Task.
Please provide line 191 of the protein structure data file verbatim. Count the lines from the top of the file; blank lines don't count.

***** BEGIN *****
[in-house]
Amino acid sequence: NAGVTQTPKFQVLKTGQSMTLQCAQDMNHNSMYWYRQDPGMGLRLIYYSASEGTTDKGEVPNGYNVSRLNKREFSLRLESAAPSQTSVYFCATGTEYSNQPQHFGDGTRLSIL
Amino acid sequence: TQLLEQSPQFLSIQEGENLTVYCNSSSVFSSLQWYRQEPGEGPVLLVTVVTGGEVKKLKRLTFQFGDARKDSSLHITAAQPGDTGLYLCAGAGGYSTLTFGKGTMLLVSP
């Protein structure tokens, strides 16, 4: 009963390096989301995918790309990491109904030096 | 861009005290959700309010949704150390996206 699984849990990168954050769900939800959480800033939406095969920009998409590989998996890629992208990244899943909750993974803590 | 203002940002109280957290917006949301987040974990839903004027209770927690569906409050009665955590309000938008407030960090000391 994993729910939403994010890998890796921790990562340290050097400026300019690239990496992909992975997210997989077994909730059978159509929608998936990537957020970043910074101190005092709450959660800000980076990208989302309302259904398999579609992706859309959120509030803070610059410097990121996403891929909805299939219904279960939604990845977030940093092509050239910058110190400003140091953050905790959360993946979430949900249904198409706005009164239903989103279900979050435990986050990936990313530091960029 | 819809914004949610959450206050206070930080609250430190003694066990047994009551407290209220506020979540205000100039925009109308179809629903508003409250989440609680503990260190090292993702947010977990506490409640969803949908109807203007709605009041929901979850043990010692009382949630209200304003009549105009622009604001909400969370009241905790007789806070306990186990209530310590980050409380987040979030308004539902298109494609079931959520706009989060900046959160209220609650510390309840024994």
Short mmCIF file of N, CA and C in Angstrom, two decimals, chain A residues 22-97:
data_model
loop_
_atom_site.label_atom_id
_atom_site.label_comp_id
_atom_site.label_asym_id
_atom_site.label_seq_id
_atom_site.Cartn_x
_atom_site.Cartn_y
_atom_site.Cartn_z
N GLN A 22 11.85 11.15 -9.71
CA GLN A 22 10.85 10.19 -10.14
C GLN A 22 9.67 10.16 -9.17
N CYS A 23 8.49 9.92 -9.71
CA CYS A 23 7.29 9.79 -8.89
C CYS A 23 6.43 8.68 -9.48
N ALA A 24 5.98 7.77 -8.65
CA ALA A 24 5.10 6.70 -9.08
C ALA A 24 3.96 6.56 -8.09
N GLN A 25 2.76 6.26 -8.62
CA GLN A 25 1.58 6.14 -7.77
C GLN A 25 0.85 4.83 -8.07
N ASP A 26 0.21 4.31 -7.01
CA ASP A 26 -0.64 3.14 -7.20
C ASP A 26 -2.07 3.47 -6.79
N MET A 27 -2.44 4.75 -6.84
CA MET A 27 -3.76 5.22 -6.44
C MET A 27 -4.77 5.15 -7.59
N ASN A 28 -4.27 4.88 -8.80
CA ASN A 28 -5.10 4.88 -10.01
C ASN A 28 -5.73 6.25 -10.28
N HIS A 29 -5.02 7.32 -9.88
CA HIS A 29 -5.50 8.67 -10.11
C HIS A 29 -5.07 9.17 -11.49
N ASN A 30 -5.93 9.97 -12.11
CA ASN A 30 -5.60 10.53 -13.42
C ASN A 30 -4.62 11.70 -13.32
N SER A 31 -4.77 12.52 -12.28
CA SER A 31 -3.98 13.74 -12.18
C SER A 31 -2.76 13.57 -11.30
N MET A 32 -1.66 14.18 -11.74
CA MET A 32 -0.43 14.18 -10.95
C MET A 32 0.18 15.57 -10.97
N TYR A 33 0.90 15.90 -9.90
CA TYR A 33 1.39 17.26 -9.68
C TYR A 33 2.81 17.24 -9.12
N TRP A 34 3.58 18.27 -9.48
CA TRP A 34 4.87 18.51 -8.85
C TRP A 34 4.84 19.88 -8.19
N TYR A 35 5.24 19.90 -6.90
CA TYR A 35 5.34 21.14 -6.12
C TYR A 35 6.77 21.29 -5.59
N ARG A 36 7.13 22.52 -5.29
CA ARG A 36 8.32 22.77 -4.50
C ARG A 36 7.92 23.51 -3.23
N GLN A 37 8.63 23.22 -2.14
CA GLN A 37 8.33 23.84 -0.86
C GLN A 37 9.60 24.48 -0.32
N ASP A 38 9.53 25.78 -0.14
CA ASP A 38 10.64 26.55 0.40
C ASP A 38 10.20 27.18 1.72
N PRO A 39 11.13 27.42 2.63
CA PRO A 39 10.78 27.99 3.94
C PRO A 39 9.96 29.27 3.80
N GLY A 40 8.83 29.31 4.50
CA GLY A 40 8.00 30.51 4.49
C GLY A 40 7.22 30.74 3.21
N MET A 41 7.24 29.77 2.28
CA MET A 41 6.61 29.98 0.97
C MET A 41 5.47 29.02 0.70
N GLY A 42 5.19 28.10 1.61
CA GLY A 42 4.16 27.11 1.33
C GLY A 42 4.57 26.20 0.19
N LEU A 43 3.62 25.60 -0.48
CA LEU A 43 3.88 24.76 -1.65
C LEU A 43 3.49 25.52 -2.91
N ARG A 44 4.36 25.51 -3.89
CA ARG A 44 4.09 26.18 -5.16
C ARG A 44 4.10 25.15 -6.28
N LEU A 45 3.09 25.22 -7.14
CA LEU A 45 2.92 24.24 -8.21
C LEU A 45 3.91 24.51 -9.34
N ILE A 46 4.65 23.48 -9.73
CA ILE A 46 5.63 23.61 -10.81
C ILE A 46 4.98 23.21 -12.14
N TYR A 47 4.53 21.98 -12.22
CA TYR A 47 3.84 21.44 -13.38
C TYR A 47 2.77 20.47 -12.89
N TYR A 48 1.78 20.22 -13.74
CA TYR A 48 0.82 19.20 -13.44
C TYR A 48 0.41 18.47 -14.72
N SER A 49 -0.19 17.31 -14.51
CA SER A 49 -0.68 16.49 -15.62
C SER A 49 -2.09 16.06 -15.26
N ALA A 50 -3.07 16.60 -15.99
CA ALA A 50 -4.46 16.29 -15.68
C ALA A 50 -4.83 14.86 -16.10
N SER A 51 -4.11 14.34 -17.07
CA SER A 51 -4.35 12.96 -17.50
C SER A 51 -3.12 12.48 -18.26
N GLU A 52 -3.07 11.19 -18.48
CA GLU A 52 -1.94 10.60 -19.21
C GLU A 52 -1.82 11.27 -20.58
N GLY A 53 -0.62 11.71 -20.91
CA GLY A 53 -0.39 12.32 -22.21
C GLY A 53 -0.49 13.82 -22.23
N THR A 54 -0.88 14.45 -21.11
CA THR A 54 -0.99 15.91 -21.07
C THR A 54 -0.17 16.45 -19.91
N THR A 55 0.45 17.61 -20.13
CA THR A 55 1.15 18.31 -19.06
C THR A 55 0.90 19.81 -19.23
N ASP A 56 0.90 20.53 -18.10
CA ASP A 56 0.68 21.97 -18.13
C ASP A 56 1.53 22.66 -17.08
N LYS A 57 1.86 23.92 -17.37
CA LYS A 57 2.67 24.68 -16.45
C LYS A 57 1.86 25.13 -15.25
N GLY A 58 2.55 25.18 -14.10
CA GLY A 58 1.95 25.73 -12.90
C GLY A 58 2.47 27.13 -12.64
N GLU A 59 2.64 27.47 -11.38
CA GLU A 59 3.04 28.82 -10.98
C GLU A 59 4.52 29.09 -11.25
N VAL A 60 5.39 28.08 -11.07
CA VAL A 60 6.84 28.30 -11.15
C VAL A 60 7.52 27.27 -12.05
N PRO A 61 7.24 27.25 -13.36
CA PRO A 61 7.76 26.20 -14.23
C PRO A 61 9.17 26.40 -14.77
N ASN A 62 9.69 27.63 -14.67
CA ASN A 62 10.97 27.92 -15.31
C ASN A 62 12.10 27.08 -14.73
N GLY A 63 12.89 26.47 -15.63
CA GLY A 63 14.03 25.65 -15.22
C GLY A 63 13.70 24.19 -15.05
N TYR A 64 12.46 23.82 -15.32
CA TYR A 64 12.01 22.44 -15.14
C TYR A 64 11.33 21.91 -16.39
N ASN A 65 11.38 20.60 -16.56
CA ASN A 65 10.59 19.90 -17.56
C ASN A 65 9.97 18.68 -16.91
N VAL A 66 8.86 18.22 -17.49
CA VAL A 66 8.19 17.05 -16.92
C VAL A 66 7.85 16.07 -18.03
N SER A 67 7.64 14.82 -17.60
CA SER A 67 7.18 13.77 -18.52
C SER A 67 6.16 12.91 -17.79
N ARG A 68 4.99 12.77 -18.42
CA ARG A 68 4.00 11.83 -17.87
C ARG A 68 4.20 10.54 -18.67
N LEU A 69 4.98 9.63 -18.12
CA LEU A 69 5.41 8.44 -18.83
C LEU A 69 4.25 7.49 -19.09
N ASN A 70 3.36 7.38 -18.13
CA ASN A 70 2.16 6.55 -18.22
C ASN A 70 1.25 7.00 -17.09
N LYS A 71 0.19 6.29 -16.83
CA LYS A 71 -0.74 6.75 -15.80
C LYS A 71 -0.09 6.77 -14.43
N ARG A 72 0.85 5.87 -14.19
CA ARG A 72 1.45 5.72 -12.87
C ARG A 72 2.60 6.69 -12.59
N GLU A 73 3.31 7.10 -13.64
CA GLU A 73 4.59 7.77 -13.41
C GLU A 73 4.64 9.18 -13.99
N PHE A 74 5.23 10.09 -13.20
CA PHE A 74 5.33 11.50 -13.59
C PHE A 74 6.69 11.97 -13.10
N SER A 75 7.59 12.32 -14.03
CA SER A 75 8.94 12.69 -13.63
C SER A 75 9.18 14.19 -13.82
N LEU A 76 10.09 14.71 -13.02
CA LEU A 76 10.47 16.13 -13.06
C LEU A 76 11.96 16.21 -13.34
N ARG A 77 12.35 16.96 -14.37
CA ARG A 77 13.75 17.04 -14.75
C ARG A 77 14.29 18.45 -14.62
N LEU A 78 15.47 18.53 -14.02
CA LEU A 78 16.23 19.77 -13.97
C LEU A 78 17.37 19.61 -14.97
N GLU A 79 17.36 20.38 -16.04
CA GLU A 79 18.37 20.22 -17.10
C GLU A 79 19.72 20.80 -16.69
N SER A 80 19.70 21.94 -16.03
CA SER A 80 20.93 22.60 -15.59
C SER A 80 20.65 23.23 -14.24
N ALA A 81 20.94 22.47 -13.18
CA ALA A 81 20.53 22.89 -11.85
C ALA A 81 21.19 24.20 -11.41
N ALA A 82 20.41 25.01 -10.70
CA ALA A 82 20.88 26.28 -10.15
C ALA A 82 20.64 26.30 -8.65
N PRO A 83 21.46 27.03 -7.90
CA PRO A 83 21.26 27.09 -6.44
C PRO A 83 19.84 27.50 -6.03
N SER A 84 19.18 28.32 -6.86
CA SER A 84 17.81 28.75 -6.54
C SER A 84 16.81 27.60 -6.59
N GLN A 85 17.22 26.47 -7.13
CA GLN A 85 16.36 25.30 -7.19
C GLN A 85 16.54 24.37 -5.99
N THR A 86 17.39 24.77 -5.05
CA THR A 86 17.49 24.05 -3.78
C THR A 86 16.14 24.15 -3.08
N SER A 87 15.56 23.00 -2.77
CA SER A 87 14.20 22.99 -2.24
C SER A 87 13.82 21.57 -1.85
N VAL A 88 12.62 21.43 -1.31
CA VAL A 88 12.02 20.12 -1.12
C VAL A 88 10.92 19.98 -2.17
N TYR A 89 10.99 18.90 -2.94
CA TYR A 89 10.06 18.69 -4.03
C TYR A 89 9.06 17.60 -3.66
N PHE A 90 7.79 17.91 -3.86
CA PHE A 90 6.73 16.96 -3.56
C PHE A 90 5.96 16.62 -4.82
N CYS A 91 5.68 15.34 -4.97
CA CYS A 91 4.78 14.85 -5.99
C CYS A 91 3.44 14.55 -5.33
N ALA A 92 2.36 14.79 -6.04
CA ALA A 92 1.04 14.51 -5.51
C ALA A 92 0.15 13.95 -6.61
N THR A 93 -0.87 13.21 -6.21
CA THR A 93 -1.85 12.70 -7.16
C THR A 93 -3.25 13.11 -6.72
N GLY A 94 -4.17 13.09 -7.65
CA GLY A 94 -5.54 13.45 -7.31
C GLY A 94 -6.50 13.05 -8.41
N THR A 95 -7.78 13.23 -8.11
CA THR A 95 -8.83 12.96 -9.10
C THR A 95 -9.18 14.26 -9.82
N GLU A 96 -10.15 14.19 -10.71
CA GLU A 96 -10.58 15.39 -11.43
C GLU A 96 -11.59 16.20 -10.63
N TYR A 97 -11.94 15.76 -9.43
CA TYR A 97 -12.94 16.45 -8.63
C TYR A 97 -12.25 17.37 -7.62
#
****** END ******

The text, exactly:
C SER A 80 20.65 23.23 -14.24